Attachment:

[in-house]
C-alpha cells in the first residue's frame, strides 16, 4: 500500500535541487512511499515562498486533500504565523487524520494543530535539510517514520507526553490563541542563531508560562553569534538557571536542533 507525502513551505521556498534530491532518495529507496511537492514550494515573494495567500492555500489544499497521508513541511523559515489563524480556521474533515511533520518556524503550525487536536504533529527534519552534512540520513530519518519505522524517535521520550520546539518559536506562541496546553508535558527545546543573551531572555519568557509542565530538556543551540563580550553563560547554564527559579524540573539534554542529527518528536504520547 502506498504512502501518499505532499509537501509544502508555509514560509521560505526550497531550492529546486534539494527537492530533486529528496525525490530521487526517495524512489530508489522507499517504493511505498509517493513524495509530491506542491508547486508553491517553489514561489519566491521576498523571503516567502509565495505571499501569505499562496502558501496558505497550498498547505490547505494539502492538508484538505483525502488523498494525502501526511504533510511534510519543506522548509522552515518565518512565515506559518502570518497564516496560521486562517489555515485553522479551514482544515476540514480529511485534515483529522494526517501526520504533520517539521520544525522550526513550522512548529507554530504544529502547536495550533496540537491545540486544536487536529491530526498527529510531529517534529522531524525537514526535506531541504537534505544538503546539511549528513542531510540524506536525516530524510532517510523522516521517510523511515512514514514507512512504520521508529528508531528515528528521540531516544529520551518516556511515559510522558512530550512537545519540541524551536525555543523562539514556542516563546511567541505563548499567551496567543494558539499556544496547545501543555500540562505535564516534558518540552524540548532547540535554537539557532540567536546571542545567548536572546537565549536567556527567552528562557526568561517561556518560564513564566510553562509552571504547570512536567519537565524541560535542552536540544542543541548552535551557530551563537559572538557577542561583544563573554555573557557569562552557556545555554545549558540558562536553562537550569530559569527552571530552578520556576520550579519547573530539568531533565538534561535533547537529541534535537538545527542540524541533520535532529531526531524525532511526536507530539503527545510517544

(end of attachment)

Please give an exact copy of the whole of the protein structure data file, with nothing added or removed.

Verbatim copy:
[in-house]
C-alpha cells in the first residue's frame, strides 16, 4: 500500500535541487512511499515562498486533500504565523487524520494543530535539510517514520507526553490563541542563531508560562553569534538557571536542533 507525502513551505521556498534530491532518495529507496511537492514550494515573494495567500492555500489544499497521508513541511523559515489563524480556521474533515511533520518556524503550525487536536504533529527534519552534512540520513530519518519505522524517535521520550520546539518559536506562541496546553508535558527545546543573551531572555519568557509542565530538556543551540563580550553563560547554564527559579524540573539534554542529527518528536504520547 502506498504512502501518499505532499509537501509544502508555509514560509521560505526550497531550492529546486534539494527537492530533486529528496525525490530521487526517495524512489530508489522507499517504493511505498509517493513524495509530491506542491508547486508553491517553489514561489519566491521576498523571503516567502509565495505571499501569505499562496502558501496558505497550498498547505490547505494539502492538508484538505483525502488523498494525502501526511504533510511534510519543506522548509522552515518565518512565515506559518502570518497564516496560521486562517489555515485553522479551514482544515476540514480529511485534515483529522494526517501526520504533520517539521520544525522550526513550522512548529507554530504544529502547536495550533496540537491545540486544536487536529491530526498527529510531529517534529522531524525537514526535506531541504537534505544538503546539511549528513542531510540524506536525516530524510532517510523522516521517510523511515512514514514507512512504520521508529528508531528515528528521540531516544529520551518516556511515559510522558512530550512537545519540541524551536525555543523562539514556542516563546511567541505563548499567551496567543494558539499556544496547545501543555500540562505535564516534558518540552524540548532547540535554537539557532540567536546571542545567548536572546537565549536567556527567552528562557526568561517561556518560564513564566510553562509552571504547570512536567519537565524541560535542552536540544542543541548552535551557530551563537559572538557577542561583544563573554555573557557569562552557556545555554545549558540558562536553562537550569530559569527552571530552578520556576520550579519547573530539568531533565538534561535533547537529541534535537538545527542540524541533520535532529531526531524525532511526536507530539503527545510517544